Public transport in Germany is very efficient. When in big cities there is no need to stay within the centre as transport networks are cheap and accessible with many services running during the whole night. Each state in Germany operates it's own transport system and integrated passes and tickets can be obtained to travel around the whole of the state. These passes combine all modes of transport; Regional Trains, Inter-city trains, ICE (Inter-city Express trains), Trams, U-Bahn (metro) and busses. So when staying for a longer period of time, make sure you check passes which can be an interesting way of discovering the state and other places/cities around. For more information of each transport system refer to the city guides below.
Germany has a temperate climate throughout the country with warm summers and cold winters. The best time to visit Germany is from May to October when temperatures are pleasant to be out and explore the countryside. However the Summer, July and August can be hot with temperatures reaching as much as 35C in some cities! Generally the further north you go the cooler it will be. Winter's are cold and at times snowy, specially to the east of the country. Winter's temperatures can reach as little as -10C, whilst the average is around 5C. But Winter's can also be a beautiful time of year to visit during Christmas time with all the Christmas Market open and the cities heavily decorated for the festive season. Also it's worth to note that it can rain a lot during the Autumn, Winter and Spring, so adequate clothing should be taken, specially if you are visiting the countryside.
When it comes to German cuisine, it's hard not to think about sausages and beer. Naturally these are very popular throughout the country, but there is much more to Germany that meets the eye. You will find lot's of infusion between German-Turkish recipes and Asian cuisines. However more traditional foods can be found at every town, you won’t have to look far to find pretzels, sauerkraut or schnitzel. At home, most Germans love meat dishes whilst their favourites on second place are pasta, lasagna and pizza.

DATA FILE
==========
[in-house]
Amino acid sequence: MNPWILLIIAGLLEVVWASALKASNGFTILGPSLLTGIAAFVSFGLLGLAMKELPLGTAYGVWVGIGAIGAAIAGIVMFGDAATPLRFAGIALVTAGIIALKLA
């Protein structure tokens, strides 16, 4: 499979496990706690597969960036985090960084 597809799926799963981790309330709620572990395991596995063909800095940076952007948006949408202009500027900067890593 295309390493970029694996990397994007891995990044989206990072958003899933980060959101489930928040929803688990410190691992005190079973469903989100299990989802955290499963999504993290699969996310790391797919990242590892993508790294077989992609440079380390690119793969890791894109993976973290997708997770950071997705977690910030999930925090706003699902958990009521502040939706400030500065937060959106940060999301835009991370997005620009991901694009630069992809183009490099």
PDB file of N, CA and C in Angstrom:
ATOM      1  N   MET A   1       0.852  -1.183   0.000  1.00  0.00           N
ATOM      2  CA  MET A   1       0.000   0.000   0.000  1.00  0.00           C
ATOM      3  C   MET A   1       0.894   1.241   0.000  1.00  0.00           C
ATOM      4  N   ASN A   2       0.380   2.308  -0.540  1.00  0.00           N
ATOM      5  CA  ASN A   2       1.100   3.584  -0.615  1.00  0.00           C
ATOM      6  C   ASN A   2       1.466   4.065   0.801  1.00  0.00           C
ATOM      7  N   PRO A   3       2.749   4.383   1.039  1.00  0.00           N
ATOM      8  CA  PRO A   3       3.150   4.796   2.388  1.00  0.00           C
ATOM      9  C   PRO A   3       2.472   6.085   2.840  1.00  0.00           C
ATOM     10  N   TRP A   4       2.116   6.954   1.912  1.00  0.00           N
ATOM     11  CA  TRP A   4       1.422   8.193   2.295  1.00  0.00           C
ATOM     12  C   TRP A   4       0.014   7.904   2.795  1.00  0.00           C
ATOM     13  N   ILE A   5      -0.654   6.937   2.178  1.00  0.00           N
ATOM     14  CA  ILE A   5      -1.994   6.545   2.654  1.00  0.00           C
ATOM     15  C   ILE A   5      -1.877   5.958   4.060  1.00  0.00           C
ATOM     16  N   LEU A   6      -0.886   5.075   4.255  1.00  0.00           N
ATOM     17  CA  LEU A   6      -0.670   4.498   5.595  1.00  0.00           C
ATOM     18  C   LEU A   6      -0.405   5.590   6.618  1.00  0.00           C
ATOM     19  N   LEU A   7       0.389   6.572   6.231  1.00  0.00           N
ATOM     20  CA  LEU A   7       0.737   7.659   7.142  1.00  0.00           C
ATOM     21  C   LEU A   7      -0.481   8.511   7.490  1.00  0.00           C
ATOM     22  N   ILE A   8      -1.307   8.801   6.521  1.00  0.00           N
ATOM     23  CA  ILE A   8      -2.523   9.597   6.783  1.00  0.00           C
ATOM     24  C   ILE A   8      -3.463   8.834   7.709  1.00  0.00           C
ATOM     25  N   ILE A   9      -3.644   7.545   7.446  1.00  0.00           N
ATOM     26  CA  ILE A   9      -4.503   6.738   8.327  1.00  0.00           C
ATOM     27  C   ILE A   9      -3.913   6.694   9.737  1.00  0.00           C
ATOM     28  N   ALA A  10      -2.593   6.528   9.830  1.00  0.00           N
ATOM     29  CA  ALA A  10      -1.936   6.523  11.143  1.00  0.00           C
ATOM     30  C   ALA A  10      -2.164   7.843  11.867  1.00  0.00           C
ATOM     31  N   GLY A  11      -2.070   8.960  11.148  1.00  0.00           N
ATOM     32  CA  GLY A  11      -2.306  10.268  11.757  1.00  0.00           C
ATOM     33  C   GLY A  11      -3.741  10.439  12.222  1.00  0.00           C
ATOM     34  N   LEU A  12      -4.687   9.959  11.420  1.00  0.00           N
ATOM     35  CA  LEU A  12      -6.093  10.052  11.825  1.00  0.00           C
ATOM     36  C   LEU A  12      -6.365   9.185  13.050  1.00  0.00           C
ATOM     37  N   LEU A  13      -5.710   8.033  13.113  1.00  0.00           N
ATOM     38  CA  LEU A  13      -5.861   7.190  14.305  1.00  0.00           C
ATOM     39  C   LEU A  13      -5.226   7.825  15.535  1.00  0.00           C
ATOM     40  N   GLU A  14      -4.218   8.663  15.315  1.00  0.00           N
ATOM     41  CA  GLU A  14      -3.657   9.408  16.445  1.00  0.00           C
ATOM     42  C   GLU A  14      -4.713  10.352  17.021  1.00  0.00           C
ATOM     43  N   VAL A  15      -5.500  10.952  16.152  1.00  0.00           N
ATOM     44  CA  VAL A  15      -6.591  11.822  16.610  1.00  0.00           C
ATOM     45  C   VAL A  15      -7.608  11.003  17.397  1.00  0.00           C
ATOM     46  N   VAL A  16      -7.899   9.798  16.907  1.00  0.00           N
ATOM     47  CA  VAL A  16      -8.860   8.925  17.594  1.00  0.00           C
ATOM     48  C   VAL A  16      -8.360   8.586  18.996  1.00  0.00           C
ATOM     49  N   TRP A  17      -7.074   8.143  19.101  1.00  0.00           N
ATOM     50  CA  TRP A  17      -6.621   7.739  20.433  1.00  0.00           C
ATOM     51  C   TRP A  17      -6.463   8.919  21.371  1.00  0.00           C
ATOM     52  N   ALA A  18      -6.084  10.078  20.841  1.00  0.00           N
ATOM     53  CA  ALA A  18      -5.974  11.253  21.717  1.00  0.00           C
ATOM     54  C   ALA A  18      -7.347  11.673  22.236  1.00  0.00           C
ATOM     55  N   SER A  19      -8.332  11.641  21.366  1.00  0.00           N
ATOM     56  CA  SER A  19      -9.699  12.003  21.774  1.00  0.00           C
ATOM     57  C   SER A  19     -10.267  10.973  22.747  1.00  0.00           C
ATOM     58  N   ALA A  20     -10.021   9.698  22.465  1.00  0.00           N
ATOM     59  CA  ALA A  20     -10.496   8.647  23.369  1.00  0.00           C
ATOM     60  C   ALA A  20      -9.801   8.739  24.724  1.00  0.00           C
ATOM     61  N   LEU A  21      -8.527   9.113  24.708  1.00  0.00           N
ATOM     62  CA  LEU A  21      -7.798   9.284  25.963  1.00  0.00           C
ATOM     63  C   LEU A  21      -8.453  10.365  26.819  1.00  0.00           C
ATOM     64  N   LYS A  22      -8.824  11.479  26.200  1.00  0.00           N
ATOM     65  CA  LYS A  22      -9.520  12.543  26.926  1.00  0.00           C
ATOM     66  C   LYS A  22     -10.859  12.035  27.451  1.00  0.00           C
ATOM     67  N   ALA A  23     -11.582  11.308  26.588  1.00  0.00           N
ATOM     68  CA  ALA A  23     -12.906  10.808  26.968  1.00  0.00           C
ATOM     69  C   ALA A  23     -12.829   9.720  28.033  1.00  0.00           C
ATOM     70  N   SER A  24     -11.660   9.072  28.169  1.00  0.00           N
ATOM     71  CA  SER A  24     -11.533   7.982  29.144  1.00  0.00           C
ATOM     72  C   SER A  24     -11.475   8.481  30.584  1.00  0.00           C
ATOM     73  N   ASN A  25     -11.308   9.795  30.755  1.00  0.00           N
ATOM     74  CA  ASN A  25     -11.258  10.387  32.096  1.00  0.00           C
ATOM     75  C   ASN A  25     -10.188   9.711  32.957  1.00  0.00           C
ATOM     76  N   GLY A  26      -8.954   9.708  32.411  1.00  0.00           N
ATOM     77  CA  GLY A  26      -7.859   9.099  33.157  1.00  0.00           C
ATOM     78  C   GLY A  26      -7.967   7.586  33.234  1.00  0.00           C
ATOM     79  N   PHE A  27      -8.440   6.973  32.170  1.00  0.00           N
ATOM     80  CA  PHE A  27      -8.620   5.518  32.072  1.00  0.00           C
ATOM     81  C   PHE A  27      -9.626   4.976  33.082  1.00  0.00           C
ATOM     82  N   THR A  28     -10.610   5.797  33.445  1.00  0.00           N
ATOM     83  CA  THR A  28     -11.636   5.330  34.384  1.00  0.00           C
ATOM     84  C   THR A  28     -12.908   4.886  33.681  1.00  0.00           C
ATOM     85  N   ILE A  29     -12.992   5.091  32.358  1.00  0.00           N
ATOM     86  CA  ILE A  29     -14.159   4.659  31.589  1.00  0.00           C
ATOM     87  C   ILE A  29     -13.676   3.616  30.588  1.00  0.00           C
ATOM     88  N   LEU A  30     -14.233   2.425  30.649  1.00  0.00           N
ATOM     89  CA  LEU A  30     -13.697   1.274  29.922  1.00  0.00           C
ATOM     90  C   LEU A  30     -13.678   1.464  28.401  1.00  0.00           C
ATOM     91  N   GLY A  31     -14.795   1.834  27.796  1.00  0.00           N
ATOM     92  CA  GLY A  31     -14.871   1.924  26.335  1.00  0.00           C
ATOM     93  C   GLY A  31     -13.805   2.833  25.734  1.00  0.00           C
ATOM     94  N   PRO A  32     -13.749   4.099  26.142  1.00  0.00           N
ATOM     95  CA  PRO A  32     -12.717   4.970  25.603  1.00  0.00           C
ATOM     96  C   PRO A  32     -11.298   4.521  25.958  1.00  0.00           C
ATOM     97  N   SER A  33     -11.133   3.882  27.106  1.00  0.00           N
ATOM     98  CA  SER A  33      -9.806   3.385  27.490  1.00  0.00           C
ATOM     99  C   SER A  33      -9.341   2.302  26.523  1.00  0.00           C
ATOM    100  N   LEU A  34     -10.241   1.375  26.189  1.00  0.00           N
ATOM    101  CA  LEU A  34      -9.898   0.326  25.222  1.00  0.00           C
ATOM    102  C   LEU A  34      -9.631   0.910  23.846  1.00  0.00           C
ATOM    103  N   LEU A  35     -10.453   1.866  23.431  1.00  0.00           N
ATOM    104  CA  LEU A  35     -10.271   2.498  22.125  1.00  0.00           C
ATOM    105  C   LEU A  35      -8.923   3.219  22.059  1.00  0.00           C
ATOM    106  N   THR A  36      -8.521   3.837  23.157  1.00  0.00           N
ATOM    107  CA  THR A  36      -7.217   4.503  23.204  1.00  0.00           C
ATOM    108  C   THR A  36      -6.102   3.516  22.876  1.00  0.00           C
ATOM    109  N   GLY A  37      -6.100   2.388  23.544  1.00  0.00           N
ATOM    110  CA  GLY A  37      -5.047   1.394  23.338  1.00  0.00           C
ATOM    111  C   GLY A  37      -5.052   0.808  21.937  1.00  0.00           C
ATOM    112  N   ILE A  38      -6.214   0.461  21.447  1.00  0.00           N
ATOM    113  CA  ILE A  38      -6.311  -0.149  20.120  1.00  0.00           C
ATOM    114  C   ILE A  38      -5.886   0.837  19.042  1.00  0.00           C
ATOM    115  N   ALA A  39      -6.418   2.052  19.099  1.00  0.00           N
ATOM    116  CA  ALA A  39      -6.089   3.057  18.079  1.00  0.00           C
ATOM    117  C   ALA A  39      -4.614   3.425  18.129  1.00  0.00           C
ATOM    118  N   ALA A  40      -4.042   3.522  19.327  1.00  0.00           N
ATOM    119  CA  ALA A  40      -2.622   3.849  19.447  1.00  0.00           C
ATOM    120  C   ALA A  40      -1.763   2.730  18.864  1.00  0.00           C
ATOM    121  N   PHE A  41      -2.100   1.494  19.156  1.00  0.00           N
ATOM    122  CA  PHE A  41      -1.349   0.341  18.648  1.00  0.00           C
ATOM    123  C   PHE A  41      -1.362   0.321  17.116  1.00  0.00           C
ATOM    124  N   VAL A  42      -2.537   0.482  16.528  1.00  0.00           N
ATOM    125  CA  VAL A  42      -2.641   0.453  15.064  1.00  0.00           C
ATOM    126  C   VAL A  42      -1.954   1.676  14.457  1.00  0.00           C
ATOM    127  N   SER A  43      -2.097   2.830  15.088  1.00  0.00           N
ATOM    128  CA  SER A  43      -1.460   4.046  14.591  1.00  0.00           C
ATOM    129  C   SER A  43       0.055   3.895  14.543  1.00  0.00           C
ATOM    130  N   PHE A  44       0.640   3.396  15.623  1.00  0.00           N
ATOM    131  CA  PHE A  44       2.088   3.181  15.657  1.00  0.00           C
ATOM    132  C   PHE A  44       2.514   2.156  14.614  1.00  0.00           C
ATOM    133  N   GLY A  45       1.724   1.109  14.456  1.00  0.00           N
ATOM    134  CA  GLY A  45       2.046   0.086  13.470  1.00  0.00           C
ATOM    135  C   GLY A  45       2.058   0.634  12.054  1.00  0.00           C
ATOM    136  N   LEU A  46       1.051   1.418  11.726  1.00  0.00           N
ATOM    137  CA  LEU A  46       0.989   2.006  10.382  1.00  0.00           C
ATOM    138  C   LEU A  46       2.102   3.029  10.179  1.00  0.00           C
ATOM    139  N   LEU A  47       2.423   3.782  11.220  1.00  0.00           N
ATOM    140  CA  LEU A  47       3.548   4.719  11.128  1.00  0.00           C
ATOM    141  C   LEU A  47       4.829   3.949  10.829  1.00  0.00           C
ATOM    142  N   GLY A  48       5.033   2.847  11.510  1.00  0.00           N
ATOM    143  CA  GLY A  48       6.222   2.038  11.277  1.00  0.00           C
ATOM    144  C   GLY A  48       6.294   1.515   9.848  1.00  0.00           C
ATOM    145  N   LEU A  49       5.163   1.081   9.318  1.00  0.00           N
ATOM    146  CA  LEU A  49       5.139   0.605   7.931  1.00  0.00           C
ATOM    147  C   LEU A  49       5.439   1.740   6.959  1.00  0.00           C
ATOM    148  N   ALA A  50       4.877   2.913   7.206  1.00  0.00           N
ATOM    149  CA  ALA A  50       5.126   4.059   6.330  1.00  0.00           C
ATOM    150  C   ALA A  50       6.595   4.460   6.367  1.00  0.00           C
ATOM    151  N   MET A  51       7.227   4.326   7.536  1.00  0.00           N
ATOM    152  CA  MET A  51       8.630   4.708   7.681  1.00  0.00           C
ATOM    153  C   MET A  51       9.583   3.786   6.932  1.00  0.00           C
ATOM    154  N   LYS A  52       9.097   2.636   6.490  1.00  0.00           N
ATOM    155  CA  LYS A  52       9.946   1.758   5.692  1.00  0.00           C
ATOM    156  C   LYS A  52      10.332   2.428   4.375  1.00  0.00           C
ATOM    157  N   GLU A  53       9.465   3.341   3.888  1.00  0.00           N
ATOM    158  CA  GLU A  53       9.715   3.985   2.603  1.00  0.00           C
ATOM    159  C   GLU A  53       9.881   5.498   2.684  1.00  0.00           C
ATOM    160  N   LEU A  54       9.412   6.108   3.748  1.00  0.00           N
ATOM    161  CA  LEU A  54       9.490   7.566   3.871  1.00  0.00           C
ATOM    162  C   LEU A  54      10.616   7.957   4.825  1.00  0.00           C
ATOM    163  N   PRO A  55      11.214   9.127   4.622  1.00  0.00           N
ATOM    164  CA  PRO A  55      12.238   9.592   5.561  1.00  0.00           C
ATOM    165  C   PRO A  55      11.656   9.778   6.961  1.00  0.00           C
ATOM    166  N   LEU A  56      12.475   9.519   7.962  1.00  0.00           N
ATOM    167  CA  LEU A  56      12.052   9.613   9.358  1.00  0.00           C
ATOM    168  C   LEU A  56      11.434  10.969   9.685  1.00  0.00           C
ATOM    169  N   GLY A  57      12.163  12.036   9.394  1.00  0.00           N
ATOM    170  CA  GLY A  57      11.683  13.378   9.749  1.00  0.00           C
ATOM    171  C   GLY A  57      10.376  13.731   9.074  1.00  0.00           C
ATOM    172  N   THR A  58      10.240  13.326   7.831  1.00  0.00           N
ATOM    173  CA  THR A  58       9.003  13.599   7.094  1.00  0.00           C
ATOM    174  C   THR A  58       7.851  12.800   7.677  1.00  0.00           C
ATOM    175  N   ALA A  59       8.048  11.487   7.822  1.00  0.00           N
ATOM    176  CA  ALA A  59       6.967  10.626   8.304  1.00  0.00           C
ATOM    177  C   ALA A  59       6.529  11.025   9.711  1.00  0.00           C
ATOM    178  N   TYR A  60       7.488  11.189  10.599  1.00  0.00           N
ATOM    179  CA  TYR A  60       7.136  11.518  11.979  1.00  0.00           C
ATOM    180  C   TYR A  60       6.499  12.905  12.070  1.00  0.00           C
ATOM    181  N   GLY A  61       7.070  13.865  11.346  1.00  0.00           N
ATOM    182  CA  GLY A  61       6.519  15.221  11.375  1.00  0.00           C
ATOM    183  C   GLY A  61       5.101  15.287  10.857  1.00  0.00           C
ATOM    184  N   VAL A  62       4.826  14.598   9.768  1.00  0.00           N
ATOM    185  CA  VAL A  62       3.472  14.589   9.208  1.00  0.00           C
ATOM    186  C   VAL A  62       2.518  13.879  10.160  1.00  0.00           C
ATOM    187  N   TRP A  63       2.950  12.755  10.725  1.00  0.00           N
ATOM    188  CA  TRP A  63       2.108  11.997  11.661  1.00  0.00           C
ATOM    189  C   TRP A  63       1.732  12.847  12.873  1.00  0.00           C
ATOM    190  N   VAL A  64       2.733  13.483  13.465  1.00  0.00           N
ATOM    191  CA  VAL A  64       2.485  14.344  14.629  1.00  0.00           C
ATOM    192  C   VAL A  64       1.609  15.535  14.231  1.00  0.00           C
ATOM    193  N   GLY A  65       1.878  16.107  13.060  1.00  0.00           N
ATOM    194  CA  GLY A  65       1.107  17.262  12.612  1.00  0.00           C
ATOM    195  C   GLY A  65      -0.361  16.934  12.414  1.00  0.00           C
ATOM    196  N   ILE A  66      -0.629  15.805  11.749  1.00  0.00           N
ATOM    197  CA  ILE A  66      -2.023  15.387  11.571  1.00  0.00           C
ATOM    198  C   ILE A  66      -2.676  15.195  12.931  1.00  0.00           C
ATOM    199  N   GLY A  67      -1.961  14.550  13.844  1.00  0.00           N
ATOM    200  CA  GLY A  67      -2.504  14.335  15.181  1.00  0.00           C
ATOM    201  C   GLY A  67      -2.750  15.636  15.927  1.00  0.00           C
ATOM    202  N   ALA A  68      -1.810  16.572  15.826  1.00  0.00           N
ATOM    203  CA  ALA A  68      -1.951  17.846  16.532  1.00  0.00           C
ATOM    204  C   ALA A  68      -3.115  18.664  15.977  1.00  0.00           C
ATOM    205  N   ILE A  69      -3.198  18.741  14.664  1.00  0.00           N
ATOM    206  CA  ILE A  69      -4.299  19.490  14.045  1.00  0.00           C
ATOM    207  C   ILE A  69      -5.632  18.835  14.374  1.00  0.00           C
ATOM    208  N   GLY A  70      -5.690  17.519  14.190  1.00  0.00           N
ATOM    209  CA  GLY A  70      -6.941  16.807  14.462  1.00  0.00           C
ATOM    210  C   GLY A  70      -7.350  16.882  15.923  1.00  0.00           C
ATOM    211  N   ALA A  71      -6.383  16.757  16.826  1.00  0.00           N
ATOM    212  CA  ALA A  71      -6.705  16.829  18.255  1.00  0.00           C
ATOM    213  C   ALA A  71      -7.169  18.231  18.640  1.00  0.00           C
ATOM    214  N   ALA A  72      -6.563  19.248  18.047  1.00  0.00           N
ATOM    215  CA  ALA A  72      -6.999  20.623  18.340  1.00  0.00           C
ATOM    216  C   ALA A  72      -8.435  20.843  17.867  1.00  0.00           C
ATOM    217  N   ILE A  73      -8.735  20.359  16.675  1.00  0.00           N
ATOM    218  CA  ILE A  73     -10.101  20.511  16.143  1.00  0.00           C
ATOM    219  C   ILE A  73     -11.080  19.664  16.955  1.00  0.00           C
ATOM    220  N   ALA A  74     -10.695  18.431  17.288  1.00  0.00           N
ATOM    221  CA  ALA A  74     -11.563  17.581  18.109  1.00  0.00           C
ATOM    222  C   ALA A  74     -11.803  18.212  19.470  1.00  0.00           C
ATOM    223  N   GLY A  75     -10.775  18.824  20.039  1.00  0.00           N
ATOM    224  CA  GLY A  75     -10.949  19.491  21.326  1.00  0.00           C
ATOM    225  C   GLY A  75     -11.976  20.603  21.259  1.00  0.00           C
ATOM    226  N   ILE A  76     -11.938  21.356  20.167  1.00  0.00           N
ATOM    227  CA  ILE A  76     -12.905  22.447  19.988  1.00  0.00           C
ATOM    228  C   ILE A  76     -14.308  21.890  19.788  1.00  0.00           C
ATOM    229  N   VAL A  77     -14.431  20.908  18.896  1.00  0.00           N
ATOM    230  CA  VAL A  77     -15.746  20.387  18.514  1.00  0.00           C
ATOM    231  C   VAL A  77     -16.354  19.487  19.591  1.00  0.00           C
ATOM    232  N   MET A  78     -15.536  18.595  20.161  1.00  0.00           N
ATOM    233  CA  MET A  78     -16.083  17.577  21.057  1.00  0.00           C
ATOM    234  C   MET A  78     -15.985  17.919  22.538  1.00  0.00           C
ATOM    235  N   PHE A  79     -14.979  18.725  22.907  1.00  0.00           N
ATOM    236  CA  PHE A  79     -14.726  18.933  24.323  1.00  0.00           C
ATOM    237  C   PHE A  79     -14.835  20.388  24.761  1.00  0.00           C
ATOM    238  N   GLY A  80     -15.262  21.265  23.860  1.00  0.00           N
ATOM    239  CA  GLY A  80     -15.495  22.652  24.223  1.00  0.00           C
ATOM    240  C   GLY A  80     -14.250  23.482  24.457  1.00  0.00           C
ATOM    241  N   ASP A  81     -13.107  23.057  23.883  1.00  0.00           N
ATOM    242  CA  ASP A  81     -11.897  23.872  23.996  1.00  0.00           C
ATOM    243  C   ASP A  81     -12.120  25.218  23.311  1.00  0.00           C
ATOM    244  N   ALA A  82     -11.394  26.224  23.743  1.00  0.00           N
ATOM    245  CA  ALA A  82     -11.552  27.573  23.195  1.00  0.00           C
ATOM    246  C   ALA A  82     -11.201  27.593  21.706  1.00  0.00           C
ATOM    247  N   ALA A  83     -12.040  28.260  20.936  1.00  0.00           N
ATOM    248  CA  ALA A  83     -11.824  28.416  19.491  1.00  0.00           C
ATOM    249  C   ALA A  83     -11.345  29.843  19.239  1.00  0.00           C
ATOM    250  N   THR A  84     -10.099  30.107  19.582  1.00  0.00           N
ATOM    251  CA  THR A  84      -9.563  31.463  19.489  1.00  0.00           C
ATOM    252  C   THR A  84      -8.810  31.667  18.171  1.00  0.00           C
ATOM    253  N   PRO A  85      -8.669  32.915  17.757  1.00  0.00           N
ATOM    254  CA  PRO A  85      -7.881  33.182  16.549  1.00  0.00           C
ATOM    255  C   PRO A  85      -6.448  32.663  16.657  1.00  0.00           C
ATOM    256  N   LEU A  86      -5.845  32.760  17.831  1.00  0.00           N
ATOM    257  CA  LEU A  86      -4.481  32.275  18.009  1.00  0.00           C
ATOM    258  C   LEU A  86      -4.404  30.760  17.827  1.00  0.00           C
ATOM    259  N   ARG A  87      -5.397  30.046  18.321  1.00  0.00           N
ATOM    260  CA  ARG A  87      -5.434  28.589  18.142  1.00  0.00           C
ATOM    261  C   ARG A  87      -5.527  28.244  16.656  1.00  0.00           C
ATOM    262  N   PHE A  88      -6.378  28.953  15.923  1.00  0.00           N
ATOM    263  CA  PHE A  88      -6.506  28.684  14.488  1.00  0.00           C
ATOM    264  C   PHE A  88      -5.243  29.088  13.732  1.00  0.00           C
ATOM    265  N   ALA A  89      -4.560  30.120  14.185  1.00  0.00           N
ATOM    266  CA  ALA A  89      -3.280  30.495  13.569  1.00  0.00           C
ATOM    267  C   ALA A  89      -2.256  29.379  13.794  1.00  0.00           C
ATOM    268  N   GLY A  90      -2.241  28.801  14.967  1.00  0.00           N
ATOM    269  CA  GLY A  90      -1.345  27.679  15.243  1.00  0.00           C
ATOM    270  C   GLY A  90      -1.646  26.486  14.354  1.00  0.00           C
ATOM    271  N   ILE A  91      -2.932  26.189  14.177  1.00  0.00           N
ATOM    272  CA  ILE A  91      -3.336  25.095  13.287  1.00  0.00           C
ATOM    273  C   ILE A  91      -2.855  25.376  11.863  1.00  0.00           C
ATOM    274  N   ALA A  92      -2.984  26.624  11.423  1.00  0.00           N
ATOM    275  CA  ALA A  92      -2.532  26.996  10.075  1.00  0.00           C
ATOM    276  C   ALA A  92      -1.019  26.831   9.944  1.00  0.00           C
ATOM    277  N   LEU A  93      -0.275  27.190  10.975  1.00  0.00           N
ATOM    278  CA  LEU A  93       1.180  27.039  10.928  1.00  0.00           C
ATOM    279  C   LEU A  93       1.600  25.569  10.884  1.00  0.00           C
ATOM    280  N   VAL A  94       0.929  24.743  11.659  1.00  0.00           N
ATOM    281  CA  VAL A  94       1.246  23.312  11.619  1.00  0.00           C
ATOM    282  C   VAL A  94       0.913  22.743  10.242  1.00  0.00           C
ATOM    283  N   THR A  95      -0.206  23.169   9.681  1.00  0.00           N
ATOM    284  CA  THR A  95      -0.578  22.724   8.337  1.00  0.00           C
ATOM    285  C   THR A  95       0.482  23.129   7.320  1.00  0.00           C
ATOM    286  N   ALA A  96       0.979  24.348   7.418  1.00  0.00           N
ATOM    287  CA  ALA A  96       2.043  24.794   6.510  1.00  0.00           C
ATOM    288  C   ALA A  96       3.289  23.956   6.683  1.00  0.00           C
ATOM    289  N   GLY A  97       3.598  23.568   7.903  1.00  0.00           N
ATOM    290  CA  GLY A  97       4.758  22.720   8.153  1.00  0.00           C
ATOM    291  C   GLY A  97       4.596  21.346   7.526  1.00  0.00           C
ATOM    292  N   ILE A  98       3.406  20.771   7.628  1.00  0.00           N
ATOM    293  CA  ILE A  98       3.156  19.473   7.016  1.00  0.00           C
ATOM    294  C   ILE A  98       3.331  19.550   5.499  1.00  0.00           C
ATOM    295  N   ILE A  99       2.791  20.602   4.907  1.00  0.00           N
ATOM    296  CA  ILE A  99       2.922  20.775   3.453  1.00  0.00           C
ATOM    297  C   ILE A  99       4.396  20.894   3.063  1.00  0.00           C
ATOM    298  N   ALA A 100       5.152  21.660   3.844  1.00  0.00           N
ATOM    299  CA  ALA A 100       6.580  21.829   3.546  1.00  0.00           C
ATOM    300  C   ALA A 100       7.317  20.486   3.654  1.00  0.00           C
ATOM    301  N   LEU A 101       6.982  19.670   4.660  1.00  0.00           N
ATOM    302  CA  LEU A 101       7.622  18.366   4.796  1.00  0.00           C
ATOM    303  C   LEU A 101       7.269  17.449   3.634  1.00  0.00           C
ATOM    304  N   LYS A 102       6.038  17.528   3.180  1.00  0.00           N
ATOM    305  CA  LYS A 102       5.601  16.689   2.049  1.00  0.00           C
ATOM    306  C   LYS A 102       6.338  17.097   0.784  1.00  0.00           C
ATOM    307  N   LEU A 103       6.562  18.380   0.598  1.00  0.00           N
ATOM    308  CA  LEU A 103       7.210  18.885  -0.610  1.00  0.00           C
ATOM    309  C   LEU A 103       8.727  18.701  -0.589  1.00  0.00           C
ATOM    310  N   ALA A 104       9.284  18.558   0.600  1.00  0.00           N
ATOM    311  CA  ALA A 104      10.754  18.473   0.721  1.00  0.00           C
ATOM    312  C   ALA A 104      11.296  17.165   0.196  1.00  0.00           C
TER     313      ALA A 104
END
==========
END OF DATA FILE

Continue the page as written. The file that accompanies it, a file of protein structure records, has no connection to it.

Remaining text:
Specialities which can be found are: Bratwurst, grilled sausage typically made from a combination of pork, beef and/or veal. Currywurst, is a fast food dish of German origin consisting of steamed, then fried pork sausage typically cut into slices and seasoned with curry ketchup. Eisbein mit sauerkraut: A cured and boiled leg of pork accompanied by mashed potatoes. Schwäbische maultaschen, a large savoury meat-stuffed ravioli from Stuttgart. Butterbrez’n, a soft pretzel sliced in two and slathered with butter. Käsespätzle, hot egg noodles tossed with cheese. Eintopf, a hearty, warming stew made by cooking vegetables, pulses and meat in a broth. Eierpfannkuchen, pancakes commonly served with jam and sprinkled sugar, fruit or cream. Schwarzwälder kirschtorte, black Forest gateau – a cake with layers of chocolate sponge, cherries and whipped cream and lashings of cherry liqueur. Lebkuchen, gingerbread biscuits typically eaten around Christmas. Weihnachtsstollen, is a fruit bread containing dried fruit and often covered with powdered sugar or icing sugar. The bread is usually made with chopped candied fruit and/or dried fruit, nuts and spices, typically eaten at Christmas.
As for drinks: Beer, of course, although the Germans are also into their wines. Beer is very well brewed with distintive strong flavours.There are literally thousands of varieties of German beer on offer, from Weissbier (a cloudy light-coloured wheat brew) to Kölsch (a top-fermented beer brewed exclusively in the Cologne region) to Altbier (a dark copper coloured pour most popular in Düsseldorf).There are many breweries around the country producing local and national beers. Ebbelwoi, an apple wine from Hessen. Schnapps, clear fruit-flavoured brandies available in hundreds of varieties. Kirschwasser, a colourless cherry-flavoured spirit that originates from the Black Forest region.